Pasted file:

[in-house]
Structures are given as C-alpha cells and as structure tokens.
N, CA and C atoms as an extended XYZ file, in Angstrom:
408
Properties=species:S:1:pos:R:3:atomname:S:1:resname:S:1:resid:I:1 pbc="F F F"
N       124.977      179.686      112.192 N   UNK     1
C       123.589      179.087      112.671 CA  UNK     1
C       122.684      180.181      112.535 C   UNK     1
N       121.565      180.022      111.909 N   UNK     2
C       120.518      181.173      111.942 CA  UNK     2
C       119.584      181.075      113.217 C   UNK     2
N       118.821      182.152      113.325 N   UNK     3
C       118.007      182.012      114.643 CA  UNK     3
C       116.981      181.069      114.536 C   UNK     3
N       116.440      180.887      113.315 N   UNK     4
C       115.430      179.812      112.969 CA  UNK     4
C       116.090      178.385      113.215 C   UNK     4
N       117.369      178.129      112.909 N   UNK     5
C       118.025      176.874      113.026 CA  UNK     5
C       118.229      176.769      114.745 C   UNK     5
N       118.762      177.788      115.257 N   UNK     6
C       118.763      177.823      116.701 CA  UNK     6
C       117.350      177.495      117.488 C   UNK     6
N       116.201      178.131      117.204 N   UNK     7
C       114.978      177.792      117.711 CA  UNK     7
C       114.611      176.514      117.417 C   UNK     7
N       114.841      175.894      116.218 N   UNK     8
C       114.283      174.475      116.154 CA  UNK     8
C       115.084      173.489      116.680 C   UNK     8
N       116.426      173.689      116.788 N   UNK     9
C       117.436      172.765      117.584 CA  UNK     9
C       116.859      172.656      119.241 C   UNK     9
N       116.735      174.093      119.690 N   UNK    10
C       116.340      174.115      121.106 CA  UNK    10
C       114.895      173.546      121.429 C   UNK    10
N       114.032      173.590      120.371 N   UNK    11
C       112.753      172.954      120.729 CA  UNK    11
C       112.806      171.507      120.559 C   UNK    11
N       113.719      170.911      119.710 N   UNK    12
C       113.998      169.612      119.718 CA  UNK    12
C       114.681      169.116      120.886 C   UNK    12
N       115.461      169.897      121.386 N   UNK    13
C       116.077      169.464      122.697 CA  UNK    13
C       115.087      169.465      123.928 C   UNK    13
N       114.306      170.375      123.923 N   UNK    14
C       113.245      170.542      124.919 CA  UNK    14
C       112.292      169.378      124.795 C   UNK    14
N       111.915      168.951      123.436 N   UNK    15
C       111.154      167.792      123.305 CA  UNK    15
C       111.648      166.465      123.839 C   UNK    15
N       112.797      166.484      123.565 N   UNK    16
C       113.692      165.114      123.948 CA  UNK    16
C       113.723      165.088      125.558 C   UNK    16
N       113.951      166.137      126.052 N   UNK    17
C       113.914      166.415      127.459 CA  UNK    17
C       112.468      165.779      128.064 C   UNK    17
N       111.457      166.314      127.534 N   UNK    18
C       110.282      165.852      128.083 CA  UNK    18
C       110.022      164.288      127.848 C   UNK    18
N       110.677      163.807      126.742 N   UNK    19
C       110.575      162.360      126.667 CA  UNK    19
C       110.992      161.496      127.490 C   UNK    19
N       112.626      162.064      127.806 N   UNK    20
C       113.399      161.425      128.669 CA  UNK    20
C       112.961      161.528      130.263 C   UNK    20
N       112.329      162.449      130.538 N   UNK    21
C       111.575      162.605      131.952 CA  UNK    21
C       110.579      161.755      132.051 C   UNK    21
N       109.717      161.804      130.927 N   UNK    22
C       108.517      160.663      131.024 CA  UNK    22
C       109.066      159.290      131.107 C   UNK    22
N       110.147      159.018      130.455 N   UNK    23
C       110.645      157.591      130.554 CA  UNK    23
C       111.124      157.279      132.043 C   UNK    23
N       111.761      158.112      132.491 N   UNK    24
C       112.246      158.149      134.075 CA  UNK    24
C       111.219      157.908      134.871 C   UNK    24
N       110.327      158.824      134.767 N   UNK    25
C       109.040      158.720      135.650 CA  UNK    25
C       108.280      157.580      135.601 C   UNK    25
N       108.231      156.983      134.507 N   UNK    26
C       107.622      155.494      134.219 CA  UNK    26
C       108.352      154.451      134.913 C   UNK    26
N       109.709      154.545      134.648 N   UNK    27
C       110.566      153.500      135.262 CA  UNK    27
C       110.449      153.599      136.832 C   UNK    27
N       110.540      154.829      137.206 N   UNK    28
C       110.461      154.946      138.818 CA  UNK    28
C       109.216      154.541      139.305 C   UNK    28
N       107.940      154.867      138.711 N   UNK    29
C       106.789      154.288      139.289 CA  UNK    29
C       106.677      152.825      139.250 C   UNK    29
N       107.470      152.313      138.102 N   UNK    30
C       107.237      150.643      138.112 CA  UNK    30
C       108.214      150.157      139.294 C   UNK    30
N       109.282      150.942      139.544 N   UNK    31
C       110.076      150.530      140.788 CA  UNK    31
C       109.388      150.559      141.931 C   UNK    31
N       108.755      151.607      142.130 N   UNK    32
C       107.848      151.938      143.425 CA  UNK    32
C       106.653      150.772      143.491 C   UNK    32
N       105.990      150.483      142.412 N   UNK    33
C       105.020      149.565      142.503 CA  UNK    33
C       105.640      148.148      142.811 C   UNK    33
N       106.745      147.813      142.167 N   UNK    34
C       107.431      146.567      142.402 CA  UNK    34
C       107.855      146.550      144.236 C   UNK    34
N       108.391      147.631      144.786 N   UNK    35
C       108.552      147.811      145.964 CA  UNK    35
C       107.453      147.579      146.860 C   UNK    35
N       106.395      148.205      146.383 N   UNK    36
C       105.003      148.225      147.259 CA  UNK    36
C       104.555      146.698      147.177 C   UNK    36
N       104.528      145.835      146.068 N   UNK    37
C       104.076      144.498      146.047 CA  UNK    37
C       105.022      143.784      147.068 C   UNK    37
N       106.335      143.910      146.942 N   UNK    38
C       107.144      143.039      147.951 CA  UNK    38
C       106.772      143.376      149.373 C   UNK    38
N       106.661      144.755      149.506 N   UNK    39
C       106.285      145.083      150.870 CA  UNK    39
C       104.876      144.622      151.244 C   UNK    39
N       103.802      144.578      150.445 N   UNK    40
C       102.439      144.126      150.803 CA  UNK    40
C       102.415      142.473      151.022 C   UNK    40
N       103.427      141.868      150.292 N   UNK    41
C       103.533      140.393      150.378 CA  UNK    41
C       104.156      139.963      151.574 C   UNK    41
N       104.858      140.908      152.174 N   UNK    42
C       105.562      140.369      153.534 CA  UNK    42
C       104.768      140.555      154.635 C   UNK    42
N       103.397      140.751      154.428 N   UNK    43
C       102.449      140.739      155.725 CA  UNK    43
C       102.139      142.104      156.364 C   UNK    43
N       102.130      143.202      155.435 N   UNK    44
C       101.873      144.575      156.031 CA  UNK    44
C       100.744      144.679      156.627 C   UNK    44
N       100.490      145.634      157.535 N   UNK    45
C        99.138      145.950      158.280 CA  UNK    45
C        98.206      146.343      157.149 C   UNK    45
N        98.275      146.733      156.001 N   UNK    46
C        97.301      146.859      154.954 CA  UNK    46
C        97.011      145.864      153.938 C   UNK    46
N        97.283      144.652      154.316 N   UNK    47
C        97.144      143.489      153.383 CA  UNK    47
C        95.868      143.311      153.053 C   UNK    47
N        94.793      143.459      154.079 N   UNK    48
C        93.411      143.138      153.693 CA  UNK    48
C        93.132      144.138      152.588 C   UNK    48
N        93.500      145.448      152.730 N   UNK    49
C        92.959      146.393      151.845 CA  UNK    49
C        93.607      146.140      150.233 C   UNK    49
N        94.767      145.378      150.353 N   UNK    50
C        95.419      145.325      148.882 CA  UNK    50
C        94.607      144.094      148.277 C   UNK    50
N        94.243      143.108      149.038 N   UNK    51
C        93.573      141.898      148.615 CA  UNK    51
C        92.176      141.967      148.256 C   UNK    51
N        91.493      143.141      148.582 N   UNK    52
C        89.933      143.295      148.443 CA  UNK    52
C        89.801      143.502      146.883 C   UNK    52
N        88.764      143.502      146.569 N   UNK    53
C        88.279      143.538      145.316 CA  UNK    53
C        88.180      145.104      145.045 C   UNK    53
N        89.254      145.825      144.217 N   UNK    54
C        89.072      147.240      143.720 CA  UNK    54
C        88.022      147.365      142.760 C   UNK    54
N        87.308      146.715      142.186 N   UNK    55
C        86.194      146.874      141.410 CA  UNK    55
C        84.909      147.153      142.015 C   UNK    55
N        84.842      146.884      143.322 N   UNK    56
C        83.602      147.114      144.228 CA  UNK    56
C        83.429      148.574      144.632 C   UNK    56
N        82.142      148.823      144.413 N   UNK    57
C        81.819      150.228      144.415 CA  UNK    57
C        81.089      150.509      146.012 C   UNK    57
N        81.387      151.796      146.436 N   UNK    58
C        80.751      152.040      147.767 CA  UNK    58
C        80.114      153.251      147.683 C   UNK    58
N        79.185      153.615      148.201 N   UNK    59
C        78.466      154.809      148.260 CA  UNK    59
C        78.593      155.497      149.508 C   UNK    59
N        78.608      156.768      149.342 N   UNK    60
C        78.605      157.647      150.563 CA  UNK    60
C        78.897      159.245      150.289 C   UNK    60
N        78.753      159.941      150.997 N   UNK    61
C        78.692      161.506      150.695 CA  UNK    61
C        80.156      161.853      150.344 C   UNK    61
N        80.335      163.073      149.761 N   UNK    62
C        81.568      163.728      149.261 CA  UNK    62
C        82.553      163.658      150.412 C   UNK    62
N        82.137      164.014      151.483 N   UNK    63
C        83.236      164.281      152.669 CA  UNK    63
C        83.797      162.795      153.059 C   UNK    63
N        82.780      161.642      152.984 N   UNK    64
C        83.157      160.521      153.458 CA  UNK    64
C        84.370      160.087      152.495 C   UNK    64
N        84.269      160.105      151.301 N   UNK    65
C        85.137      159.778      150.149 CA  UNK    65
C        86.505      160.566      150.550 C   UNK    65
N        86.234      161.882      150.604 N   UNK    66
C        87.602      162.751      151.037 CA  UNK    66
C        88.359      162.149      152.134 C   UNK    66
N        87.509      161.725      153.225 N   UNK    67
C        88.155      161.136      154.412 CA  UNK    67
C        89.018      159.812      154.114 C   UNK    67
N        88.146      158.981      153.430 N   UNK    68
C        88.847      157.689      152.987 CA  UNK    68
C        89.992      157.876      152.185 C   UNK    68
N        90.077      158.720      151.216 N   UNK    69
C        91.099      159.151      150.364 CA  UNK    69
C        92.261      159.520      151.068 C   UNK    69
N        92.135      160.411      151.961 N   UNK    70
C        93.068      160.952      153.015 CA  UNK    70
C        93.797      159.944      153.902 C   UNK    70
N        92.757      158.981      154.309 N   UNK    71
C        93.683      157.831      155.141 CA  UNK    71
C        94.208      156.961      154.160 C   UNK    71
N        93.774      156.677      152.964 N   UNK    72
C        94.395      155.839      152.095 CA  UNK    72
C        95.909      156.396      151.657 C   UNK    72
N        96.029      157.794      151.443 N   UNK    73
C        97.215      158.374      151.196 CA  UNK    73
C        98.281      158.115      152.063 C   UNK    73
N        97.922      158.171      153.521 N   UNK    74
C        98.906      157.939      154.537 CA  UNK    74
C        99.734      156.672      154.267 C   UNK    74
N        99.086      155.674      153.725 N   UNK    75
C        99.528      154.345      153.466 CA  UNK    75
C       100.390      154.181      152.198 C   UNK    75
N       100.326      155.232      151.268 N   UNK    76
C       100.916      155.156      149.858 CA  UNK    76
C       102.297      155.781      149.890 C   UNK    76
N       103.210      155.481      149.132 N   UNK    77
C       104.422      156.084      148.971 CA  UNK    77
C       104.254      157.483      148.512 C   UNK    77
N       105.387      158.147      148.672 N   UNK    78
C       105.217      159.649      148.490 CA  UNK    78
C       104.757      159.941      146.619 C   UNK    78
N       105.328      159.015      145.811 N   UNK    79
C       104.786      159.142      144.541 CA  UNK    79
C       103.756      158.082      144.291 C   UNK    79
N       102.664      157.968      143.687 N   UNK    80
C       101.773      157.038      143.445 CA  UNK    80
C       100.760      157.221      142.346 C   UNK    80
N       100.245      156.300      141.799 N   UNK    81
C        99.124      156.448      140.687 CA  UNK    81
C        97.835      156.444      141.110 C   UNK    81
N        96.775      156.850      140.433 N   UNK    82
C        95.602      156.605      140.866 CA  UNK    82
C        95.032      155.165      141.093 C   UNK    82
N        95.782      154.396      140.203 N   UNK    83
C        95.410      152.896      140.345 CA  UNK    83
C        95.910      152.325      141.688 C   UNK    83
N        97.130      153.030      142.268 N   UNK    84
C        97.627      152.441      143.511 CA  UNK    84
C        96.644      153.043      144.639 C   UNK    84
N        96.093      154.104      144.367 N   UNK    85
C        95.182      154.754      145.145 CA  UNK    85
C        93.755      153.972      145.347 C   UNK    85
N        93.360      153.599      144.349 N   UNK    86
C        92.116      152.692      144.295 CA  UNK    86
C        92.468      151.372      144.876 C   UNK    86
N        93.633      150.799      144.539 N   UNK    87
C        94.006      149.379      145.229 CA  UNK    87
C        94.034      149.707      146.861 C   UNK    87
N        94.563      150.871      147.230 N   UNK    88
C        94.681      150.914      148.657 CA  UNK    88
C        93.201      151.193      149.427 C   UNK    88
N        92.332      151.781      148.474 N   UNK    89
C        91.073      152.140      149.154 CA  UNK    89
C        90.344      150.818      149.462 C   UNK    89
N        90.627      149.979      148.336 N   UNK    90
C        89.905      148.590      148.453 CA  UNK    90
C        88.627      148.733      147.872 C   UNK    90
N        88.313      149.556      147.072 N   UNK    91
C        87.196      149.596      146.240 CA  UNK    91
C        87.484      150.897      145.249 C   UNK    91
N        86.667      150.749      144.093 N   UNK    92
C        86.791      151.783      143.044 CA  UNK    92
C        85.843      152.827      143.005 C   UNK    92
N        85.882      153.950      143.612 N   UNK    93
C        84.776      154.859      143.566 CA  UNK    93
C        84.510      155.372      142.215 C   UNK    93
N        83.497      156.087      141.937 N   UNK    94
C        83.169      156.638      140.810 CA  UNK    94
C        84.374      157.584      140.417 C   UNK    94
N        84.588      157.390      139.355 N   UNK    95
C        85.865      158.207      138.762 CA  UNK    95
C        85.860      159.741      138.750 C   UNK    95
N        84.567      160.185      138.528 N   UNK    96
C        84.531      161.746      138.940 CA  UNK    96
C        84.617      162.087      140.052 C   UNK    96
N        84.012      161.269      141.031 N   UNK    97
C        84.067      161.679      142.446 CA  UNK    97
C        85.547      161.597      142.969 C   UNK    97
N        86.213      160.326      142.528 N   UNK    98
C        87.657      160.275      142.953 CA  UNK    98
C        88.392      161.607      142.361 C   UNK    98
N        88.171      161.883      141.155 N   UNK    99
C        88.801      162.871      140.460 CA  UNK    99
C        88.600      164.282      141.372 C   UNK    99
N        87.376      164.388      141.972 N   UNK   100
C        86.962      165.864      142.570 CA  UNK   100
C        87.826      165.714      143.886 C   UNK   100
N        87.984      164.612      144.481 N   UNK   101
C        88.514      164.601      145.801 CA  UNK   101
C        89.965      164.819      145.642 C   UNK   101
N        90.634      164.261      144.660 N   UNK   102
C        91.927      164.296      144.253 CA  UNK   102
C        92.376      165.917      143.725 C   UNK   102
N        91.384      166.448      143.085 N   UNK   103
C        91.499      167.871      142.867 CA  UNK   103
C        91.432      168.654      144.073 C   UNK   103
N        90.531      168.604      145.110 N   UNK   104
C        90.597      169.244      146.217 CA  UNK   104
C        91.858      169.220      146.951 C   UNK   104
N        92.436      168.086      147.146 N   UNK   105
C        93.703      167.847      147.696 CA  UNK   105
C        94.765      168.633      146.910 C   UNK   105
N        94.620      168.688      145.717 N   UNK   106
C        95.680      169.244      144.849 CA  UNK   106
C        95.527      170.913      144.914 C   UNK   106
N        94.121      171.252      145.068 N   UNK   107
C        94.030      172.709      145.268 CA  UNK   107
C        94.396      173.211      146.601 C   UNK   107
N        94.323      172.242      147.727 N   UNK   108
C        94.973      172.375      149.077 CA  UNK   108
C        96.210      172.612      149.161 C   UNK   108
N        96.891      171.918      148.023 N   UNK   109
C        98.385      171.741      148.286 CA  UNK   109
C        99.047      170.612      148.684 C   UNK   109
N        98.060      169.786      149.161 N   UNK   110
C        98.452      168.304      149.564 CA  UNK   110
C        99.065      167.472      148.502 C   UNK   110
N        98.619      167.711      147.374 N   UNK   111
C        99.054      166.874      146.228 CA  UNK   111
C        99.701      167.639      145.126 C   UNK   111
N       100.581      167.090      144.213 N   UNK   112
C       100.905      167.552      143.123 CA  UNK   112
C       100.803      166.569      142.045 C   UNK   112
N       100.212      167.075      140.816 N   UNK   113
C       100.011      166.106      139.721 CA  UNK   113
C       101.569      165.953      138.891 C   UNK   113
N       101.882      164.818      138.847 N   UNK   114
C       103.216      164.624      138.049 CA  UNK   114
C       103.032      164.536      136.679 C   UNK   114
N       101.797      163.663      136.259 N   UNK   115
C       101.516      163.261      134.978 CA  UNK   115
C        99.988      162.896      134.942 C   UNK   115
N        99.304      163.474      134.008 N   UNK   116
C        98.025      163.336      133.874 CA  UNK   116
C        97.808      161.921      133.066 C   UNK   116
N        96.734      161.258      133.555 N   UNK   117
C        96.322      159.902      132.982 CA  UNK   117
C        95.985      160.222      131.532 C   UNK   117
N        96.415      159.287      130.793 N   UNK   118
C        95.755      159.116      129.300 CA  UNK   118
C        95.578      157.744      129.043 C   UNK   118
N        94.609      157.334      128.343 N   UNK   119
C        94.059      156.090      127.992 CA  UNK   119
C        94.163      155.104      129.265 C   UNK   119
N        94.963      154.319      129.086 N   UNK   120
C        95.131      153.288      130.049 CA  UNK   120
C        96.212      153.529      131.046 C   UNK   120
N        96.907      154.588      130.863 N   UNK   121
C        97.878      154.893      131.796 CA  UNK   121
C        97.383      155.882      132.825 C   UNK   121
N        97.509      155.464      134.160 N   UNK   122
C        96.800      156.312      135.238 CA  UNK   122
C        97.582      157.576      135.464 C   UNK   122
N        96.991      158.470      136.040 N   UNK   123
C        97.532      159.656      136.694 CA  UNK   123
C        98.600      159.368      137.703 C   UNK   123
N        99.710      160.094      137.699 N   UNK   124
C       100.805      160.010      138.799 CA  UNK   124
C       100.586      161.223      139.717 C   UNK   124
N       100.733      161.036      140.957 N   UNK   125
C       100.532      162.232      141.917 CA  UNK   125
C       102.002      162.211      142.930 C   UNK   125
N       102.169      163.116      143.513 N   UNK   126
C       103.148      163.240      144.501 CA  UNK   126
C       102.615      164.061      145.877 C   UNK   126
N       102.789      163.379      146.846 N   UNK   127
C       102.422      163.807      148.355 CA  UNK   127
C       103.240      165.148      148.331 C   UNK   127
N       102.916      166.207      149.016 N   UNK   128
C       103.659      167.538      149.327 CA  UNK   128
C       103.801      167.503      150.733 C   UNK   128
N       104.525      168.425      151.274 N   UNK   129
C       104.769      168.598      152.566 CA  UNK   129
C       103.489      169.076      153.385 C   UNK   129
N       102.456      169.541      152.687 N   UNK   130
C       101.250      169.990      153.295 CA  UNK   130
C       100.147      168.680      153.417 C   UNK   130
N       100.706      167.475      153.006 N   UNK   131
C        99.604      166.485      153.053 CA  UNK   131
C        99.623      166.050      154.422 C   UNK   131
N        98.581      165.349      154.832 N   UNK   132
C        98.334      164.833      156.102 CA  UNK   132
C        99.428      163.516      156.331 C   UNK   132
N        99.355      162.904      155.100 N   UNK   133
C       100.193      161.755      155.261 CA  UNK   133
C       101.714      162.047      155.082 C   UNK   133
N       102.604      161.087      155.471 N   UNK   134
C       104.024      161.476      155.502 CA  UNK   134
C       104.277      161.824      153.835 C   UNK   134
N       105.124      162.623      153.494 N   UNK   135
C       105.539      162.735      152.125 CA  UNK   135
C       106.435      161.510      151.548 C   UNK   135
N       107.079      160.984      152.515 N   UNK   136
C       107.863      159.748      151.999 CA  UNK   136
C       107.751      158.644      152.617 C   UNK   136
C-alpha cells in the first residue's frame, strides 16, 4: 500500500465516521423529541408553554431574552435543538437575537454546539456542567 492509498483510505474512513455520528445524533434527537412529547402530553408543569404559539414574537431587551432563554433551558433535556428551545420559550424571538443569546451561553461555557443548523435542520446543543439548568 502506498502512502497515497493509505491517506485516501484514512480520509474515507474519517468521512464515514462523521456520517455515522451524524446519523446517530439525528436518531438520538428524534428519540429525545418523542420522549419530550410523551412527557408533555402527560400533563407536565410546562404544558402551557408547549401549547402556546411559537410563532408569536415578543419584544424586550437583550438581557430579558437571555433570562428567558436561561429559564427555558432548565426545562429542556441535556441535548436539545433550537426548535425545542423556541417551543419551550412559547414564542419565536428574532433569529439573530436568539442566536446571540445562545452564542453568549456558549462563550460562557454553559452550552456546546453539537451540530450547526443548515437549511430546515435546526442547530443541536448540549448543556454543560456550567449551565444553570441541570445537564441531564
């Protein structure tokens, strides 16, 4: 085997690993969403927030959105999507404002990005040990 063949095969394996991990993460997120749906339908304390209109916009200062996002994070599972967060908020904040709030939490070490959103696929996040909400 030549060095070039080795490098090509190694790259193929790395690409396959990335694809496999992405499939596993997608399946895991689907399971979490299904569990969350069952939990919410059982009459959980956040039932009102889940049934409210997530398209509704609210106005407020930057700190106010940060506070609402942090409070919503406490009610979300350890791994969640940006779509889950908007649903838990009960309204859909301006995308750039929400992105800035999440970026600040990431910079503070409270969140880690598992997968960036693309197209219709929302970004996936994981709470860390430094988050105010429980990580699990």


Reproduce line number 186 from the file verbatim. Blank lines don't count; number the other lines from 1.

N        78.753      159.941      150.997 N   UNK    61